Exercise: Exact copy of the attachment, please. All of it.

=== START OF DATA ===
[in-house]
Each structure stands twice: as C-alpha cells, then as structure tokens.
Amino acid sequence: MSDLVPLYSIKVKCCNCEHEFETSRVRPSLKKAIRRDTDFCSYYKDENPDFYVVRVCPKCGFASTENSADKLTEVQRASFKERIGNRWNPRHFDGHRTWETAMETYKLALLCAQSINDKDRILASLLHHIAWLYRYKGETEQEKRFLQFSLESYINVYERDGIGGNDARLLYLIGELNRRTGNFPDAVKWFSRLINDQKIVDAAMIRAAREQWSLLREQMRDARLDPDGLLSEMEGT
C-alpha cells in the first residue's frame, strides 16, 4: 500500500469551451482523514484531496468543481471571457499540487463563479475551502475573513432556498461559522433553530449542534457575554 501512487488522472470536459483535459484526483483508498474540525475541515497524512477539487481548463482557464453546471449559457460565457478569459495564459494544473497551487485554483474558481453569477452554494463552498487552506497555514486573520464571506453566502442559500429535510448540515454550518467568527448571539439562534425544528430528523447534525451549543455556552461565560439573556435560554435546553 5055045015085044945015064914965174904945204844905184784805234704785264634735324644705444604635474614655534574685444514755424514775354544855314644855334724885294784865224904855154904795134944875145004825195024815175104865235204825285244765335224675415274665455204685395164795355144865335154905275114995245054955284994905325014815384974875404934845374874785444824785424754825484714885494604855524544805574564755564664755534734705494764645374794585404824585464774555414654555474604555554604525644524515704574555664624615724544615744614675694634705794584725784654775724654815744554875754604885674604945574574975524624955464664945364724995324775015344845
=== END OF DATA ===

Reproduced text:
[in-house]
Each structure stands twice: as C-alpha cells, then as structure tokens.
Amino acid sequence: MSDLVPLYSIKVKCCNCEHEFETSRVRPSLKKAIRRDTDFCSYYKDENPDFYVVRVCPKCGFASTENSADKLTEVQRASFKERIGNRWNPRHFDGHRTWETAMETYKLALLCAQSINDKDRILASLLHHIAWLYRYKGETEQEKRFLQFSLESYINVYERDGIGGNDARLLYLIGELNRRTGNFPDAVKWFSRLINDQKIVDAAMIRAAREQWSLLREQMRDARLDPDGLLSEMEGT
C-alpha cells in the first residue's frame, strides 16, 4: 500500500469551451482523514484531496468543481471571457499540487463563479475551502475573513432556498461559522433553530449542534457575554 501512487488522472470536459483535459484526483483508498474540525475541515497524512477539487481548463482557464453546471449559457460565457478569459495564459494544473497551487485554483474558481453569477452554494463552498487552506497555514486573520464571506453566502442559500429535510448540515454550518467568527448571539439562534425544528430528523447534525451549543455556552461565560439573556435560554435546553 5055045015085044945015064914965174904945204844905184784805234704785264634735324644705444604635474614655534574685444514755424514775354544855314644855334724885294784865224904855154904795134944875145004825195024815175104865235204825285244765335224675415274665455204685395164795355144865335154905275114995245054955284994905325014815384974875404934845374874785444824785424754825484714885494604855524544805574564755564664755534734705494764645374794585404824585464774555414654555474604555554604525644524515704574555664624615724544615744614675694634705794584725784654775724654815744554875754604885674604945574574975524624955464664945364724995324775015344845